Gently toss all of the ingredients and mix in the lime juice.  I would suggest doing this by hand as the ripe avocado and papaya can be bruised being tossed around by a spoon.  Taste and season with a little salt if you feel it needs it.

Spoon the salsa down the center of the cheese and serve with tortilla chips or pita chips.

Notes:  This serves more than 6 people when you serve it as hors d'oeuvres (you can also slice the cheese down the center after it's shingled on the platter. Because of the avocado, it doesn't do 'leftover' very well.

Fresh Cheese with Papaya-Chipotle Salsa
Serves 6
Adapted from Rick Bayless' Season 8 Mexico - One Plate at Time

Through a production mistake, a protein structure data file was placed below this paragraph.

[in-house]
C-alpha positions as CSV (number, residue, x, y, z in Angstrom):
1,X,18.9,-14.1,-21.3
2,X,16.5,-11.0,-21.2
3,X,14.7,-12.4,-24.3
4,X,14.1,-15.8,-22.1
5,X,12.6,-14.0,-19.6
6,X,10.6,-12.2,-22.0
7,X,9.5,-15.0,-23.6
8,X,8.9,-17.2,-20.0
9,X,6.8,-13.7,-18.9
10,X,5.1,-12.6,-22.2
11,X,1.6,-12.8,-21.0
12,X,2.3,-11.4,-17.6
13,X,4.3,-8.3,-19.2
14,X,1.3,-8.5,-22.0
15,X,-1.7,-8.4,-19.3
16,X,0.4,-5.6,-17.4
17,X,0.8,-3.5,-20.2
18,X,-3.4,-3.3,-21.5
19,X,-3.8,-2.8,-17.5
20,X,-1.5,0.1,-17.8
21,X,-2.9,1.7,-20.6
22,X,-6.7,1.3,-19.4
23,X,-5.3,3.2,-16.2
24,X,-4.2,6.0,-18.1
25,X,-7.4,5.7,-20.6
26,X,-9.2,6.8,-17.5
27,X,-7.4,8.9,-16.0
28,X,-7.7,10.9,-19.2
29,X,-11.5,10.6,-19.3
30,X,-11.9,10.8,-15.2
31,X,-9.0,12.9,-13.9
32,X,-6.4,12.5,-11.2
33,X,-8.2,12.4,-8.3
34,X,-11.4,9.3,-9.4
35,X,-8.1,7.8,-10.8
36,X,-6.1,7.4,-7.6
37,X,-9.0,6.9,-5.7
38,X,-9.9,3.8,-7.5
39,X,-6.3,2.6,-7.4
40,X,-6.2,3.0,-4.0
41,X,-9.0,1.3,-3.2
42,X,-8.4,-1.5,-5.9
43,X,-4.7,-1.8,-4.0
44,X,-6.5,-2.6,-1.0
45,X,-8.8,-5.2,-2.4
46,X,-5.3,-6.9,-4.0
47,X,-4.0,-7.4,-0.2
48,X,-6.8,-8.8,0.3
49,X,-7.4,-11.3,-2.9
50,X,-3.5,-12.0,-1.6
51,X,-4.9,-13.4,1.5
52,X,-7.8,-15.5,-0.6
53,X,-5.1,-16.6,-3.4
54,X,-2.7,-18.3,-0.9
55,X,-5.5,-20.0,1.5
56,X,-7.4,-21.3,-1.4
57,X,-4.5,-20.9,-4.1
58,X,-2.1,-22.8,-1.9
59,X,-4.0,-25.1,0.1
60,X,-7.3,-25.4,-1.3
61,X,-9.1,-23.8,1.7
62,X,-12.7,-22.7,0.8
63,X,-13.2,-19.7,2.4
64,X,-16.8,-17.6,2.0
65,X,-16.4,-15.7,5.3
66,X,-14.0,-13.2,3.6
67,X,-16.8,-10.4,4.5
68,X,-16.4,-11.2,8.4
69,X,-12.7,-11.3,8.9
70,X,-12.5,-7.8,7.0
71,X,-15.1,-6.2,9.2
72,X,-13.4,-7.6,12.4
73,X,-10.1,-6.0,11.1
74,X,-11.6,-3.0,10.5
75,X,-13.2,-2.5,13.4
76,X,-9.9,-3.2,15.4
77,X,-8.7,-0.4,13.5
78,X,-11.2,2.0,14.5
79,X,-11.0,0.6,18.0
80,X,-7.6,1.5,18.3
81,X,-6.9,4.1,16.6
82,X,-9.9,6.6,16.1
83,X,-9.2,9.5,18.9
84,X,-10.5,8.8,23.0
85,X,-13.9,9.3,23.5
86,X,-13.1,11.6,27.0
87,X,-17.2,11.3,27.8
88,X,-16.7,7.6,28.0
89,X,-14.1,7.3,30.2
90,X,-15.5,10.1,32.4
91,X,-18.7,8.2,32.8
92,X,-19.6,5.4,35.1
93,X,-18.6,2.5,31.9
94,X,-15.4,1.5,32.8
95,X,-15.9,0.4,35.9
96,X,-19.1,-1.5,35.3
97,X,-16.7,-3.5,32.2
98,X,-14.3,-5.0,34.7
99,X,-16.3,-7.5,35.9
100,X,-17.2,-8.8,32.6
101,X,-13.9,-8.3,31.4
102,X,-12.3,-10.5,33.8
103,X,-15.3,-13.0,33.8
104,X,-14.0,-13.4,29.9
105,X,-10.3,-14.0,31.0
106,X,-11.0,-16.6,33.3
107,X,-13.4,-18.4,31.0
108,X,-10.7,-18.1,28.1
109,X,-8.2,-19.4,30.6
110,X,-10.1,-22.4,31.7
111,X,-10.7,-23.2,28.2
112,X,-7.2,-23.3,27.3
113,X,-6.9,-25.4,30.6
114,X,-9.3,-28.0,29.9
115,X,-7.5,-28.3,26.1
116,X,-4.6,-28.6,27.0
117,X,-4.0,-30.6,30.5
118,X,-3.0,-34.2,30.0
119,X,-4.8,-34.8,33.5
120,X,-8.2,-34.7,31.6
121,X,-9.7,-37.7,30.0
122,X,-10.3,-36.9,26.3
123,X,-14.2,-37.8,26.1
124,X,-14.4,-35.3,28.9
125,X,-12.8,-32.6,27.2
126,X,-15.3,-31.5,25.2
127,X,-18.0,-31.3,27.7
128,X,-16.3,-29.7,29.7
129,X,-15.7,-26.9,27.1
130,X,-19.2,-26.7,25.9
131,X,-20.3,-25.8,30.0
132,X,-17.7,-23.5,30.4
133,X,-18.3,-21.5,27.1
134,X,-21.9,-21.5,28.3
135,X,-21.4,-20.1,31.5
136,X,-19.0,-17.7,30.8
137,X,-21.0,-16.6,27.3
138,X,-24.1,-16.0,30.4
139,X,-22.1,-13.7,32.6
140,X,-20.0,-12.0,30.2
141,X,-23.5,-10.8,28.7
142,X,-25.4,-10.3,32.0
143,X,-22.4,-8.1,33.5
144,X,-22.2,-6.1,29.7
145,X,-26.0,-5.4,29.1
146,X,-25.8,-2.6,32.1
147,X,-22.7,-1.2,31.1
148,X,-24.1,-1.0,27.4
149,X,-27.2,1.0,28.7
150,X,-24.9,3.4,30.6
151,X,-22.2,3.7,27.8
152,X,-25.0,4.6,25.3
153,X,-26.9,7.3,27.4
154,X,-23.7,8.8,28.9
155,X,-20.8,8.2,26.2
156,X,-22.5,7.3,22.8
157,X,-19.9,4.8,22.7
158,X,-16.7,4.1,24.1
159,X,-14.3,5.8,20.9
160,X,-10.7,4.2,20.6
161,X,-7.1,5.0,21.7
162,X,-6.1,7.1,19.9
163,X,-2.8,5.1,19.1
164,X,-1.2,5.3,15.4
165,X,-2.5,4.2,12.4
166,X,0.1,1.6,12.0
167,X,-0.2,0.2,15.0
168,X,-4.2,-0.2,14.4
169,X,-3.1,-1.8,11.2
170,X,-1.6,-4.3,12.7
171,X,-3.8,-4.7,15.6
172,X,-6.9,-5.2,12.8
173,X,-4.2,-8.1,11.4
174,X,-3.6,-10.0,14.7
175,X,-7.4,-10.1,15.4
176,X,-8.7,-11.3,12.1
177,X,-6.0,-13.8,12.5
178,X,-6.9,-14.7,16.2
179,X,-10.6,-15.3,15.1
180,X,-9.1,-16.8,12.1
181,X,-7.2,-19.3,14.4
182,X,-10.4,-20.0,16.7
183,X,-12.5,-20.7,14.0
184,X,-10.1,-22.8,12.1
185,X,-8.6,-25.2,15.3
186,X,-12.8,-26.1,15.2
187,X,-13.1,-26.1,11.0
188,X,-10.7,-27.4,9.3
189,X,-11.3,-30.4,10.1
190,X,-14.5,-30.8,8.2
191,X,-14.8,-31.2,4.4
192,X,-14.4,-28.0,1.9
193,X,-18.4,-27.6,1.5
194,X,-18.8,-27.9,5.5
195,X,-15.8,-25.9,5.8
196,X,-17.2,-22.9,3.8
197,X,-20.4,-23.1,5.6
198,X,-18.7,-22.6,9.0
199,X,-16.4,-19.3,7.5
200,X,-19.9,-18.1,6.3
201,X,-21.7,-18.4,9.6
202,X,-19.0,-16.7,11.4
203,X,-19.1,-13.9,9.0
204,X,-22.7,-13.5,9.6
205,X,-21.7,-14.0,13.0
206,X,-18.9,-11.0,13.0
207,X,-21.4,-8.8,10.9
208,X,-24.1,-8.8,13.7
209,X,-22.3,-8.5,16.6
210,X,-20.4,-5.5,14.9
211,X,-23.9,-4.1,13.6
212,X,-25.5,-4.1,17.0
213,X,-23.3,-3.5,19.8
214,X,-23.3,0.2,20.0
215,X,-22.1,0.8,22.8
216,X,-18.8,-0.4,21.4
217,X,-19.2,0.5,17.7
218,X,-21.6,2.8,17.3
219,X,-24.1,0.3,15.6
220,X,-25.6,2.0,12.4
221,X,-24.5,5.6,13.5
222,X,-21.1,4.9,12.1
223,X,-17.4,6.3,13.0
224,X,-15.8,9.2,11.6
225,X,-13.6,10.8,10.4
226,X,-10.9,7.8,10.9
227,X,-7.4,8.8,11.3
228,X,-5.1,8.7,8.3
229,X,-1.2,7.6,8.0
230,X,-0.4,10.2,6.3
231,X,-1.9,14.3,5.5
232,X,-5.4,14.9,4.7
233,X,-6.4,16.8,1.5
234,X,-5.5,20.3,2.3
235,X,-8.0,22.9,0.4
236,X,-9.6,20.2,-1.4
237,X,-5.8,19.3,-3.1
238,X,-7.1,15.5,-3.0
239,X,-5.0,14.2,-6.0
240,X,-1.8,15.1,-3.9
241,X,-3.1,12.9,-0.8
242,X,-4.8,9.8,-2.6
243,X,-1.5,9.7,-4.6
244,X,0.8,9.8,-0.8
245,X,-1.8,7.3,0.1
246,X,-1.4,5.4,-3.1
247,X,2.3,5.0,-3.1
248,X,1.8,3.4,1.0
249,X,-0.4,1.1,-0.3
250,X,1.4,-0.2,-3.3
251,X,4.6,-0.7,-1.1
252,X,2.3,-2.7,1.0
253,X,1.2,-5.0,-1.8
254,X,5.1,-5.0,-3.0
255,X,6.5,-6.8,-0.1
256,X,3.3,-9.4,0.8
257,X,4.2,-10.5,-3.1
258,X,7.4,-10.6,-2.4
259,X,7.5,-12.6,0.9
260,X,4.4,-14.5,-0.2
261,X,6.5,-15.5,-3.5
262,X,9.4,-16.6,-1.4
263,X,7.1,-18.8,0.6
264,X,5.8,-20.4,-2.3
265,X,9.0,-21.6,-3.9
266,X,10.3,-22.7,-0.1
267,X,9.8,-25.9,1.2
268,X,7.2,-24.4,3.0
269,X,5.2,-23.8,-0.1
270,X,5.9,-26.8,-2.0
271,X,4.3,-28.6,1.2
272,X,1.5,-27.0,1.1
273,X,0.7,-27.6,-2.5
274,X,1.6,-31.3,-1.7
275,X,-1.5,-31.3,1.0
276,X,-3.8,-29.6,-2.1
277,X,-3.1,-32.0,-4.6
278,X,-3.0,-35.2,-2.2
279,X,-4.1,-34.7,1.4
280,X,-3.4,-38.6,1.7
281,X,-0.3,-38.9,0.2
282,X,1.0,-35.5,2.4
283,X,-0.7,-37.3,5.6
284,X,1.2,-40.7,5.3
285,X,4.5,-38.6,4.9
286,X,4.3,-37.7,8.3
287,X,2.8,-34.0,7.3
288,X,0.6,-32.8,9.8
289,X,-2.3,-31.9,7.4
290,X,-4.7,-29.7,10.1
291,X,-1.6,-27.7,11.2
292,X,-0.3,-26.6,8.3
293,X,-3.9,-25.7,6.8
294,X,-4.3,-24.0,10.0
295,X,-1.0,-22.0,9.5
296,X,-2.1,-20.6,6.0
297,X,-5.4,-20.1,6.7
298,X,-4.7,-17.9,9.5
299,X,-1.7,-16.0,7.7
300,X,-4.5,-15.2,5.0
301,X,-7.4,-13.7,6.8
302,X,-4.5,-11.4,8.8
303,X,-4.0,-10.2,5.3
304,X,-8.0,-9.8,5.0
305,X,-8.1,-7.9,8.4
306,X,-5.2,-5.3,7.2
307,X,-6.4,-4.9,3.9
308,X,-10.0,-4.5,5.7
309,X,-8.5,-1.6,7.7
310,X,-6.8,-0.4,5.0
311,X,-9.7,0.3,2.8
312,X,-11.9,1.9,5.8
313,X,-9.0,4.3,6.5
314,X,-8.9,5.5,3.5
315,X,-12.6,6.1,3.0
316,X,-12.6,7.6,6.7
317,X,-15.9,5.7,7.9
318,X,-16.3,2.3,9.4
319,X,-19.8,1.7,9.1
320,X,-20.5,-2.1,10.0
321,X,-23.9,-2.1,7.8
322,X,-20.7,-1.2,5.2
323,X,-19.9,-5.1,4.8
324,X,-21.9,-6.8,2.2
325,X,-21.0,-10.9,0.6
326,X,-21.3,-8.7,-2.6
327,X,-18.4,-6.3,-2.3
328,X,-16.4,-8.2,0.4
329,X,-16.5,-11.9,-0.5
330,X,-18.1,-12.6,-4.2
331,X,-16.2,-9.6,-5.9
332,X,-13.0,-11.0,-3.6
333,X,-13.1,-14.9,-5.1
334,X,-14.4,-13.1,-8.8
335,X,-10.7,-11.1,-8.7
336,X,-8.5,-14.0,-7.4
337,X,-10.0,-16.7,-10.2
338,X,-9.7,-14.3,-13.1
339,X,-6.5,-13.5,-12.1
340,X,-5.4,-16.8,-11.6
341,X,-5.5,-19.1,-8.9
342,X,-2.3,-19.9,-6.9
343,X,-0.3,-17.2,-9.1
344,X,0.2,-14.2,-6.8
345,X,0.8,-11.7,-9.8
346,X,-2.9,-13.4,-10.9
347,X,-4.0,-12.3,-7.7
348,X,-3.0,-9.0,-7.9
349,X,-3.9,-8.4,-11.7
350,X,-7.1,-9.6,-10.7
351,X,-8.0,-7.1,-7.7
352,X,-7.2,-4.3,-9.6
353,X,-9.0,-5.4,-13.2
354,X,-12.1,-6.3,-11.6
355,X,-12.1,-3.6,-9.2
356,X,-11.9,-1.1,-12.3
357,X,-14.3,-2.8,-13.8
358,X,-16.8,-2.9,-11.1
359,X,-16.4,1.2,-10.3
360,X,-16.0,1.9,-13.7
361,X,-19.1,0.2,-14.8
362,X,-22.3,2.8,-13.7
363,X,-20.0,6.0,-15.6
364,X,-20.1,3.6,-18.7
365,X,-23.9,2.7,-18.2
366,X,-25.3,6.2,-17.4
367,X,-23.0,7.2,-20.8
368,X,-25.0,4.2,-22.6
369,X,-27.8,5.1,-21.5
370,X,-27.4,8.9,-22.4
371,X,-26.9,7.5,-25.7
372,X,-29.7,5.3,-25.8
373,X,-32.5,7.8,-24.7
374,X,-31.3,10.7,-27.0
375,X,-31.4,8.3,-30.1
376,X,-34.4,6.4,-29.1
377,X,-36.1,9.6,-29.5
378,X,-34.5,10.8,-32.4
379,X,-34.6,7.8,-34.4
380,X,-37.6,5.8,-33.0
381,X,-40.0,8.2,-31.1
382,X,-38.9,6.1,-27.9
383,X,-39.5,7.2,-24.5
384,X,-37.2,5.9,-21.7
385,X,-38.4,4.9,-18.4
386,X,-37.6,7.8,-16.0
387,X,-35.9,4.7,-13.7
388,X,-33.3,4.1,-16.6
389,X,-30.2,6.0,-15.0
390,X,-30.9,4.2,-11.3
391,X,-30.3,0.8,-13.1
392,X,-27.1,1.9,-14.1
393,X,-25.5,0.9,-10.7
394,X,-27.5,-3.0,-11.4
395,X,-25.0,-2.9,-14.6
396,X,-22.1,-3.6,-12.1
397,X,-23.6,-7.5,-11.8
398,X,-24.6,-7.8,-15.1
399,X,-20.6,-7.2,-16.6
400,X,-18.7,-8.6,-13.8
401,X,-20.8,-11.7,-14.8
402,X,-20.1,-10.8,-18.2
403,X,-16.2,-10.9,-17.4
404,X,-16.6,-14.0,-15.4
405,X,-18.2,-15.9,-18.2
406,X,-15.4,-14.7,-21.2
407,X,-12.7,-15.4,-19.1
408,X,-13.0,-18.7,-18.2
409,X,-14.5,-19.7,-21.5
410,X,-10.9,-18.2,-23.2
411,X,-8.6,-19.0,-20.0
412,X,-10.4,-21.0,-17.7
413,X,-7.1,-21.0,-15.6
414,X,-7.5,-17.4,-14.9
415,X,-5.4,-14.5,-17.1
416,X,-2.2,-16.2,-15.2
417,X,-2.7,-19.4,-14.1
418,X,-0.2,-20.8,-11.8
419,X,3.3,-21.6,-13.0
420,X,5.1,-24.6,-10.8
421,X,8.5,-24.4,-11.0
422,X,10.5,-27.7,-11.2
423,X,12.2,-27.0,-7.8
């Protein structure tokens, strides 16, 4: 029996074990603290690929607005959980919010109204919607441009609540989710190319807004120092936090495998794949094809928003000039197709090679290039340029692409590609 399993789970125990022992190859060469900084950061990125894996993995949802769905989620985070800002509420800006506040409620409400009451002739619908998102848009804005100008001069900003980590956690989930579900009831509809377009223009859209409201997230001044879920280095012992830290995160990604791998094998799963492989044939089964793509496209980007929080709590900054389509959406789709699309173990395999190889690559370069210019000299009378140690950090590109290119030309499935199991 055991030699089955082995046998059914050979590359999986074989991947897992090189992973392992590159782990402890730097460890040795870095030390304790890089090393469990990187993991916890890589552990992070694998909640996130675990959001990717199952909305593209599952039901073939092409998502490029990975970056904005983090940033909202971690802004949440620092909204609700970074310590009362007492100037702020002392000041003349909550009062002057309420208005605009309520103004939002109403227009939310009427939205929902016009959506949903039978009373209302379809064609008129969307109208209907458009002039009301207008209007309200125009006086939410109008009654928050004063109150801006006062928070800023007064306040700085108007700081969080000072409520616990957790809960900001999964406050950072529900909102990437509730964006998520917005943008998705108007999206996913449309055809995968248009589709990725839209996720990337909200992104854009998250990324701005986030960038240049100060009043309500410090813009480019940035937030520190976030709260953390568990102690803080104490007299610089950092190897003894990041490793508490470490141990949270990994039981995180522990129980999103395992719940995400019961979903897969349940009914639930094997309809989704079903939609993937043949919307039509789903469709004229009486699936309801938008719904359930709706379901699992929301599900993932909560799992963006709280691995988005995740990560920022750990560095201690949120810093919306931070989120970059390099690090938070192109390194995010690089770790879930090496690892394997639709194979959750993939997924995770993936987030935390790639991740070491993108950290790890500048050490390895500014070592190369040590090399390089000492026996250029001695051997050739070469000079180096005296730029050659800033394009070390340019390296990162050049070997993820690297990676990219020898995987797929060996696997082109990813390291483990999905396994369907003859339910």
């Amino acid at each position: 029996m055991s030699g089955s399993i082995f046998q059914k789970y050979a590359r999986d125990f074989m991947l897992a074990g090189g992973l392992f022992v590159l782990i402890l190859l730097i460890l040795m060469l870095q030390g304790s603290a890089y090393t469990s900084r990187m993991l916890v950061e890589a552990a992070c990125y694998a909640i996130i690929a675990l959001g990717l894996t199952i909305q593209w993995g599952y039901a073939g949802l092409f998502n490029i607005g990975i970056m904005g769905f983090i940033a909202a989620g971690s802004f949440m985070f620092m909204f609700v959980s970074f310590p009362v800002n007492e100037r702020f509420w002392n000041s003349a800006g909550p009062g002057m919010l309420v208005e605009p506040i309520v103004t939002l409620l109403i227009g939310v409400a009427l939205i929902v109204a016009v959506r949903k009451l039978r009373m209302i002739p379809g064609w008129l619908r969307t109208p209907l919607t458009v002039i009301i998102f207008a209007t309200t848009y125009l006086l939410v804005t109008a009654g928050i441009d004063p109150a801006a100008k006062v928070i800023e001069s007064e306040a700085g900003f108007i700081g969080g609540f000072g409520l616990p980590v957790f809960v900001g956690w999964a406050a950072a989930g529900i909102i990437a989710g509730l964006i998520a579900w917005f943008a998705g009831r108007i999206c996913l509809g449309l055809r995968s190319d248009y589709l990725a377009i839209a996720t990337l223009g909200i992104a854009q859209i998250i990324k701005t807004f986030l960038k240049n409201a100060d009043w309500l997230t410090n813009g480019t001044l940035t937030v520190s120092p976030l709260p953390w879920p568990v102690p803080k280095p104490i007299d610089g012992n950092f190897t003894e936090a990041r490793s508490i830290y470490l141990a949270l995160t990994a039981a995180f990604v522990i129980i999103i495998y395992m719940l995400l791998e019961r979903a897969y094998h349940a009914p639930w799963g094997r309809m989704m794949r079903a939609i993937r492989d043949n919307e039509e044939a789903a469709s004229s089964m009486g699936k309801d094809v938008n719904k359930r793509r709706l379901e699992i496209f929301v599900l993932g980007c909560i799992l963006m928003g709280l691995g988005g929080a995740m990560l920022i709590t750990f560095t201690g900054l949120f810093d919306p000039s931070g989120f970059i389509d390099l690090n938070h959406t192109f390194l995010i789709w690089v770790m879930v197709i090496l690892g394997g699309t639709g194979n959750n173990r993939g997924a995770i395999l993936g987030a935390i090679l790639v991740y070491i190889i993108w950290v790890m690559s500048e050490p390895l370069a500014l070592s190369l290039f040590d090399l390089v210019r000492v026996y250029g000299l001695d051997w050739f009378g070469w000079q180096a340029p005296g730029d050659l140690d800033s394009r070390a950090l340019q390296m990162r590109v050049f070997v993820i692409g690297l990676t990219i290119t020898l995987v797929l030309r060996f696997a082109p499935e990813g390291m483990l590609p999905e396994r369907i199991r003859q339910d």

12 ounces whole milk panela cheese
1/4 of a ripe Mexican papaya

1/2 small red onion
1 ripe avodado
2 Tbsp. fresh lime juice
1/4 cup (loosely packed) chopped cilantro
1 to 2 canned chipotle chile en adobo
Crisp-fried corn tortillas

Mise en place:

  • slice the cheese in 1/4 to 1/2-inch slices
  • peel and seed the papaya and cut into 1/4-inch pieces (you should have about 2 cups)
  • chop the onion into 1/4-inch dice
  • cut off the thick bottom stems of the cilantro and chop
  • seed and finely chop the chipotle (you might want to use food gloves)
  • pit the avocado and cut into 1/4-inch pieces
Place the slices of cheese on a serving platter, shingling them on top of another. In a bowl, gently mix together the papaya, onion, avocaod, cilantro, chipotle and lime juice.  Taste and season with salt, usually 1/2 teaspoon.  Spoon the salsa down the center of the cheese.  Serve with tostadas.

I'm sharing this at IHCC  

Sunday, August 12, 2012

Mushroom Potato Crema with Roasted Poblano